My main goal for 2020 is to finish my book on faculty wives. I hope to complete chapter five, which I have been working on for over a year, shortly. I would then have five or six chapters left. At the very least, I need to pick up the pace.

When I was thinking about my progress, I realized that I would need more structure, focus and motivation to achieve this goal. Beginning the end of January, I will be participating in the year long non-fiction manuscript group that the Pioneer Valley Writers Workshop offers. Most of the other members of the group will be memoirists but I think paying for the workshop and having regularly scheduled meeting once a month will provide a lot of structure and motivation.

The other writing commitment that I am undertaking is being part of Nerissa Nield’s Writing It Up in the Garden workshop for ten weeks. This is two hours once a week. Both of these writing groups require a commitment which I hope will benefit my rate of production for the book.

Besides writing the book, my other big commitment is to my ice skating. Having competed in October, my focus is now on being part of an adult group number, for the annual skating show of the Skating Club of Amherst. I hope I will be less nervous skating on home ice. My other skating goal is to complete at least one three turn this year. Here is link to a video, by a professional, of a three turn. After today I will have 357 days left to do it.

Because finishing my book is imperative, I am going to try to keep my schedule free from the other activities. This will not be easy; I have trouble saying no. The only thing I will consider getting involved in is efforts to defeat Donald Trump.

What are your goals for 2020? I would love to hear them.

New Decade

Since this is the first day of a new decade, I am going to reflect a little bit more deeply than I usually do in this yearly post. The years 2010 -2019 had some real highs and some real lows. During the decade my older son graduated from college, I had a bat mitzvah and my son got engaged. The lows included both of my in-laws dying as well as my brother. My brother died of ALS and this past June, my beloved cousin, Lowell received the same diagnosis. The decade was what you would expect out of life;  both good and bad occurred.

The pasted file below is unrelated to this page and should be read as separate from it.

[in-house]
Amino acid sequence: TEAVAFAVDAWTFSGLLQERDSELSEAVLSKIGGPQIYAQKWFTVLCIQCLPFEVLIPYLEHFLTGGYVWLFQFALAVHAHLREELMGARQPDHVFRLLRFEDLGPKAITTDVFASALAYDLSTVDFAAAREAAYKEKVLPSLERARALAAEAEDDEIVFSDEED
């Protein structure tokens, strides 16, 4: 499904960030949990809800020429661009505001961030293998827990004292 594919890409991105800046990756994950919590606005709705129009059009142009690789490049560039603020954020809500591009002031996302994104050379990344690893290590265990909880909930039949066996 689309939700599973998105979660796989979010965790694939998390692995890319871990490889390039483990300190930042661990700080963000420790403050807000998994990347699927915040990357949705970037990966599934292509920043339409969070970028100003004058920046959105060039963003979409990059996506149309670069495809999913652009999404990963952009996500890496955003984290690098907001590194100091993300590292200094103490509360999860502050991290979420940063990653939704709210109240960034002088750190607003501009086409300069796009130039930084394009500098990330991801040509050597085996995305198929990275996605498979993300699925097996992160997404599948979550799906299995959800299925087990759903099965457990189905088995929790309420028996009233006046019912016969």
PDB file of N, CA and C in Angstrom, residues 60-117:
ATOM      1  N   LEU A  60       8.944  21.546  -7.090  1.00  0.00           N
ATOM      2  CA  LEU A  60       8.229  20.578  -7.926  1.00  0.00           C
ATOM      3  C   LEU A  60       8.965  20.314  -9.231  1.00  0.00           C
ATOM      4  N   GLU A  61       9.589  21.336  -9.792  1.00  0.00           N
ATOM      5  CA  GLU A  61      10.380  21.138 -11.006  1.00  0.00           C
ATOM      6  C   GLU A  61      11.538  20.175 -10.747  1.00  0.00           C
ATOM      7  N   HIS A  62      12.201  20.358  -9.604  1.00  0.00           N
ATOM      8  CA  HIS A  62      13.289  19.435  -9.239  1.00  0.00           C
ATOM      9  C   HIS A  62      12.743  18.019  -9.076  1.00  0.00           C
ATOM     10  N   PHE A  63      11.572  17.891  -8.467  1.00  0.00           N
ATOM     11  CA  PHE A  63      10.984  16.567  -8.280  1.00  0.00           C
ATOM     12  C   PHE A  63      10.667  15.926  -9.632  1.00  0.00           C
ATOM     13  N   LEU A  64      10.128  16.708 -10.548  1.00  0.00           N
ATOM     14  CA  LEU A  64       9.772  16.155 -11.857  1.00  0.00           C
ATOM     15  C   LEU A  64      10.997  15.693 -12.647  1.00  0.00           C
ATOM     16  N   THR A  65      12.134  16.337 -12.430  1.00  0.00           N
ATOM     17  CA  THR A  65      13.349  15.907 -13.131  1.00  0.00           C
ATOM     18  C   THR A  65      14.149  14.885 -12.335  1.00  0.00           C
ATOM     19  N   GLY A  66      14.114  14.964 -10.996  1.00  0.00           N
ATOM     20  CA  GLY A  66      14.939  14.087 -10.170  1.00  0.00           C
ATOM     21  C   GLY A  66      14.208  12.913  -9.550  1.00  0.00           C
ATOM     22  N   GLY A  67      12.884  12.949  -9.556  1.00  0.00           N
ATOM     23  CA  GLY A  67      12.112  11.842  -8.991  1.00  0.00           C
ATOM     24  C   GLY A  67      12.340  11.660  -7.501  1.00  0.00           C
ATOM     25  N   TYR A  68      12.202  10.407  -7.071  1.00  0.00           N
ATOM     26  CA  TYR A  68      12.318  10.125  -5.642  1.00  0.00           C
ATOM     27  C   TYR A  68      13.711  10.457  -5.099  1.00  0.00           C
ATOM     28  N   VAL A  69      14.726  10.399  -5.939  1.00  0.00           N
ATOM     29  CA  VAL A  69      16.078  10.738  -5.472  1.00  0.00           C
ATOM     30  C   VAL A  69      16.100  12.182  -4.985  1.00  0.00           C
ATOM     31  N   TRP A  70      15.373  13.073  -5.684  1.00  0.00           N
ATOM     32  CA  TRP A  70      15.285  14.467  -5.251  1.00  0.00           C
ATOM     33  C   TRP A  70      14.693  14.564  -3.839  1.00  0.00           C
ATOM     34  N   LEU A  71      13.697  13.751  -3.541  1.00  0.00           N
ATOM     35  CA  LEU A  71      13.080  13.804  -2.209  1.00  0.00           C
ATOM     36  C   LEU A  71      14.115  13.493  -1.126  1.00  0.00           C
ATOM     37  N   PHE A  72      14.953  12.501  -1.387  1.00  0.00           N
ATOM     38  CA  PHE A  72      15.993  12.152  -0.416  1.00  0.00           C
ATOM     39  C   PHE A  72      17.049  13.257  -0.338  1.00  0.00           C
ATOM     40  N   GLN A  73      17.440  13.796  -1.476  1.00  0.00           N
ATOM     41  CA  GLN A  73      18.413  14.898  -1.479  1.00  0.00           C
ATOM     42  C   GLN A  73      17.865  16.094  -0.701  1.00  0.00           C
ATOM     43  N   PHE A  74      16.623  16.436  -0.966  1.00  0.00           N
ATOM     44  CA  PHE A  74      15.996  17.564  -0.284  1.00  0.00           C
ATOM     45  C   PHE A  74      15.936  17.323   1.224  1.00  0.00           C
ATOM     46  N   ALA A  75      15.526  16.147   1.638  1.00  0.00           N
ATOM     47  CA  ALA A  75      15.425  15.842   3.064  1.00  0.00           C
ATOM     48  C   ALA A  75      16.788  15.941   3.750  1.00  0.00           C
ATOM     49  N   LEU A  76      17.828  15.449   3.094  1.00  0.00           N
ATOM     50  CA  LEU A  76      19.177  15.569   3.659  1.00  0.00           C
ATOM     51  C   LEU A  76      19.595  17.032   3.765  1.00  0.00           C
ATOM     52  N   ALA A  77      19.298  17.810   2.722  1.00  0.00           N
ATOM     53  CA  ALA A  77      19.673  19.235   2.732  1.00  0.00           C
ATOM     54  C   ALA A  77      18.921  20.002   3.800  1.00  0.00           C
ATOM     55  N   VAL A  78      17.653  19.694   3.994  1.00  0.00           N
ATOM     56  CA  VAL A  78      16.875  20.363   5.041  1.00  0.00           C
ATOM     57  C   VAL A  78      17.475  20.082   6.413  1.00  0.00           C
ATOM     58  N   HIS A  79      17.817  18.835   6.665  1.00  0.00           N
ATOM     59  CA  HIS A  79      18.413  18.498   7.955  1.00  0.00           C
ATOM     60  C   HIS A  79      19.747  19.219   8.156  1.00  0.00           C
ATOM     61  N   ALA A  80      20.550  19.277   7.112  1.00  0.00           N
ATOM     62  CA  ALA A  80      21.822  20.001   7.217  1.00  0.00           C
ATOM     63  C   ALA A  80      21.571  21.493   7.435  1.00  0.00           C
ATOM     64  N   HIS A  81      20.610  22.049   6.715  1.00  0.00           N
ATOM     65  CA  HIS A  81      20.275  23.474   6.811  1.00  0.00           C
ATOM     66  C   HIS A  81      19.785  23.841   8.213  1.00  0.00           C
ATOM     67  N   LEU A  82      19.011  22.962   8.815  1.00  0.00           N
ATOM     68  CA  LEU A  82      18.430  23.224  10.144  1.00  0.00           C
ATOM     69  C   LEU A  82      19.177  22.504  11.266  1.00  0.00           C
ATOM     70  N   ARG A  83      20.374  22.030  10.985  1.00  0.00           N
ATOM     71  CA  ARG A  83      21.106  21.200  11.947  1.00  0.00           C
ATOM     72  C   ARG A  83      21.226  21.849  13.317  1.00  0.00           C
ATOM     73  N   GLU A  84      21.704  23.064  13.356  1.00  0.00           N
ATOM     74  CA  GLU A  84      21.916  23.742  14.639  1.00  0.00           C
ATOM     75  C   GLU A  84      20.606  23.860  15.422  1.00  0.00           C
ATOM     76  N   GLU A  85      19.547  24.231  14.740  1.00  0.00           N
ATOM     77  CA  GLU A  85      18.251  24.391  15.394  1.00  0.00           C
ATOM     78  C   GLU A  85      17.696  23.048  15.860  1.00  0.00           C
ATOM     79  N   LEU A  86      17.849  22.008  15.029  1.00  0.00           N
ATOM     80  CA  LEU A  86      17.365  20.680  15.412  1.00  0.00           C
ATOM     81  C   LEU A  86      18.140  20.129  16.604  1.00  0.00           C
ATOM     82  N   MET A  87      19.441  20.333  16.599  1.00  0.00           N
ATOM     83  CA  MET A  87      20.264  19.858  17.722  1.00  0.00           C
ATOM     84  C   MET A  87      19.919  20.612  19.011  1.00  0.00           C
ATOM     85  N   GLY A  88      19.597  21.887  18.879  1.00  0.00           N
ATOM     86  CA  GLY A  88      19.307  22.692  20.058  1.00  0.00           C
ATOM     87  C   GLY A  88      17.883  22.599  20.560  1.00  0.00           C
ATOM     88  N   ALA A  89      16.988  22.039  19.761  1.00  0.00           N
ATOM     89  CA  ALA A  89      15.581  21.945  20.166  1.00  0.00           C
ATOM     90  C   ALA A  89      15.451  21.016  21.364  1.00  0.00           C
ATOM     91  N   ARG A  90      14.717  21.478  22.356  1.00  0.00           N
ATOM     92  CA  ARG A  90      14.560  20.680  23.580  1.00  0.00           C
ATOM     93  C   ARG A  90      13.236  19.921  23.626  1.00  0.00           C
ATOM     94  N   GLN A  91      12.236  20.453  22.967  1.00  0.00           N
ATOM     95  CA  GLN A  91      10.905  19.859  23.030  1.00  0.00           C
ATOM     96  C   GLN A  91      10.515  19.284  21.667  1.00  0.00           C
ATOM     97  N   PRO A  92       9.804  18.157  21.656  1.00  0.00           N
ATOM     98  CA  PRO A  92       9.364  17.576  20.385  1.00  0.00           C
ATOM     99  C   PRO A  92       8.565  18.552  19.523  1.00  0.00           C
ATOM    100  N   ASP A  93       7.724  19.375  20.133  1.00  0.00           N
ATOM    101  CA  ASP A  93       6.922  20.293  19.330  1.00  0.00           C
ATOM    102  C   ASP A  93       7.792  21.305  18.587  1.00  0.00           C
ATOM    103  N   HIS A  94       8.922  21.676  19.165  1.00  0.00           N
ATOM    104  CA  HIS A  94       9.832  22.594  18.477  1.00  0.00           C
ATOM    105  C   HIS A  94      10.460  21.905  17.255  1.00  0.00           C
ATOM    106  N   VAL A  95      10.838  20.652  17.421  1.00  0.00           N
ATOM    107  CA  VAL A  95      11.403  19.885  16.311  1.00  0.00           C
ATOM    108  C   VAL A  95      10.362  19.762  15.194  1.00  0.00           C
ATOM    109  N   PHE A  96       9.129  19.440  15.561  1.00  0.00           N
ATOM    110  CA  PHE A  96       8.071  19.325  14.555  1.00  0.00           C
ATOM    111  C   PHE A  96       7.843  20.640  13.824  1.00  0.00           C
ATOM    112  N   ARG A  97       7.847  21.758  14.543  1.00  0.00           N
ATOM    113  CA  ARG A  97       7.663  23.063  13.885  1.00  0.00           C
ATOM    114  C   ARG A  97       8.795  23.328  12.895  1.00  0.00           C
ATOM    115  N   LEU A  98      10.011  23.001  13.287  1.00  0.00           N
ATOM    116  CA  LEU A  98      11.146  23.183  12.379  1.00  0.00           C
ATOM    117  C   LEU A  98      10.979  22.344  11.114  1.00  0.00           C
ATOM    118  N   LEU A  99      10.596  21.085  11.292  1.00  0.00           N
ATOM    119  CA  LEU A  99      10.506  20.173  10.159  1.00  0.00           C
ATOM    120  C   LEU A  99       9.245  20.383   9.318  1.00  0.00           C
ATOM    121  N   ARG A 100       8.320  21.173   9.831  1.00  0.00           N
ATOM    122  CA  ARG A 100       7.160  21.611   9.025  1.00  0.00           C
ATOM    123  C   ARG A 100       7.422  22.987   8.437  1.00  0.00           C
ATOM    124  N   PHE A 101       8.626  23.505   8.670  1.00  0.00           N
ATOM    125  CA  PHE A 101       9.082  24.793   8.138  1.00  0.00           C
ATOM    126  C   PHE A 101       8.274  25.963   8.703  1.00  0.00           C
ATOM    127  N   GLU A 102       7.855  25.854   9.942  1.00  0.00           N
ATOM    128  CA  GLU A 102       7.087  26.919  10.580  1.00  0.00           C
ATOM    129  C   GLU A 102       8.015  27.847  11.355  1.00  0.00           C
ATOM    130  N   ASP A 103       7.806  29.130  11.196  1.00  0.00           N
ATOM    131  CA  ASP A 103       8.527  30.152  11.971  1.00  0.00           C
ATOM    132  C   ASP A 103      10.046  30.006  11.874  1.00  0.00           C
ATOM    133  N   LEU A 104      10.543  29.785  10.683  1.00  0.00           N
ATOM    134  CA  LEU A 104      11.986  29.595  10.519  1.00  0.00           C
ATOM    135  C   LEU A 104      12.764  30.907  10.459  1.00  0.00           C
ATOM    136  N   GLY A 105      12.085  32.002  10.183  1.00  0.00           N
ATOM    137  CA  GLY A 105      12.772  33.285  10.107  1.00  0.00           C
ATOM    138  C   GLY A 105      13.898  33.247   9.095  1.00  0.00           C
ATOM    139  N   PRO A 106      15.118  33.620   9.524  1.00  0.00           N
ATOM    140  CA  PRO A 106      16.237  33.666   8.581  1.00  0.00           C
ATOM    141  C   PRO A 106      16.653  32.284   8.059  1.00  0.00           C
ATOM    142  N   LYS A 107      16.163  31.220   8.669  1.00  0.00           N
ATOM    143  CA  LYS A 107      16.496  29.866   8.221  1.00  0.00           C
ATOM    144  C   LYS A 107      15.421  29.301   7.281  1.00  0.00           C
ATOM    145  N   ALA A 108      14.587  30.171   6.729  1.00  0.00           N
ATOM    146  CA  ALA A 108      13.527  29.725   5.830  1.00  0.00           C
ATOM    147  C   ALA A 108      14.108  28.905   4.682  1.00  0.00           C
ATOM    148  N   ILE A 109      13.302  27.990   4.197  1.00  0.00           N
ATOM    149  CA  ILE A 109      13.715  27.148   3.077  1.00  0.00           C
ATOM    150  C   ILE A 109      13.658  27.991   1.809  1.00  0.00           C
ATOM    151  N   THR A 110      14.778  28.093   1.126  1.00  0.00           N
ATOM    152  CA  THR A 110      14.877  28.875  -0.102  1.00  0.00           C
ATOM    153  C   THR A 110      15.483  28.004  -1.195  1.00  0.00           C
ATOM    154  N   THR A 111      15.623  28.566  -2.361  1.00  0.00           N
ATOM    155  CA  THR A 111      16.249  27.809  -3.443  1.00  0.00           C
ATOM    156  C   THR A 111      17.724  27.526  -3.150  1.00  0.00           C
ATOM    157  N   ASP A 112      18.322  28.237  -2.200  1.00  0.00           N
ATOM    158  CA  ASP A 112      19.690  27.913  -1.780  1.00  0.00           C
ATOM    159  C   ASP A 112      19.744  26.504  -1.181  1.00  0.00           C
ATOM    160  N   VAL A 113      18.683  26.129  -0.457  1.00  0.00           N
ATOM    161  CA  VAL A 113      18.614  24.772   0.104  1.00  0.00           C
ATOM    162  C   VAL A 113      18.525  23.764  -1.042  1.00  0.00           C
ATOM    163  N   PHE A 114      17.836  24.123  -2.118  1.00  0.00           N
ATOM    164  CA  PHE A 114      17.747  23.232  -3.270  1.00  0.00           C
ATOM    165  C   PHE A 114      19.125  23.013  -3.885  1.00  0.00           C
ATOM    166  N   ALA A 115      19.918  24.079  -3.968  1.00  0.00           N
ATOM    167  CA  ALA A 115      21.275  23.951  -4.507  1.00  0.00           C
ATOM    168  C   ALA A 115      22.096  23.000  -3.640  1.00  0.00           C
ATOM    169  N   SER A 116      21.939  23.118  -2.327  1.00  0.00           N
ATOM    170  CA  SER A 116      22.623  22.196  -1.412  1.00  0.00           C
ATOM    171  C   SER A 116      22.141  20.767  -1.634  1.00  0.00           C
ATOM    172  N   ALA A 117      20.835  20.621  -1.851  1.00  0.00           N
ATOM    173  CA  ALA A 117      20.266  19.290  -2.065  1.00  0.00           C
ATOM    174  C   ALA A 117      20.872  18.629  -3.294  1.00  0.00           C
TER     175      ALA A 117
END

Moving to this past year, 2019,I did compete in ice skating which was a very memorable if not entirely positive experience. I have been working on the fifth chapter of my book for over a year which is not a very good pace.

I had 43 posts which is less than last year but, given the turmoil of my life from June until November, I feel pretty good about that number. Posting every week was difficult; I did the best I could. I tweeted 585 times which is 1.6 a day. This year my tweeting came more in spurts depending on a particular political moment or not. I feel good about my tweeting.

Next week I will talk about my plans for the new year. Happy New Year!

 

 

Hallmark Does Hanukkah

This holiday season both Hallmark Channel and Lifetime have produced Hanukkah movies along with the usual staple of Christmas movies. Calling something a Hanukkah movie would imply it was about that holiday and its celebration. The three movies had different degrees of success in meeting that standard.

Only one of the Hallmark movies, Double Holiday, was about celebrating Hanukkah and it was the best of the three. Rebecca and Chris are coworkers who must produce a holiday party for their company. How well the party does will help determine which one of them gets a promotion. Because the eight days they have to prepare coincides with Hanukah, the two wind up celebrating together.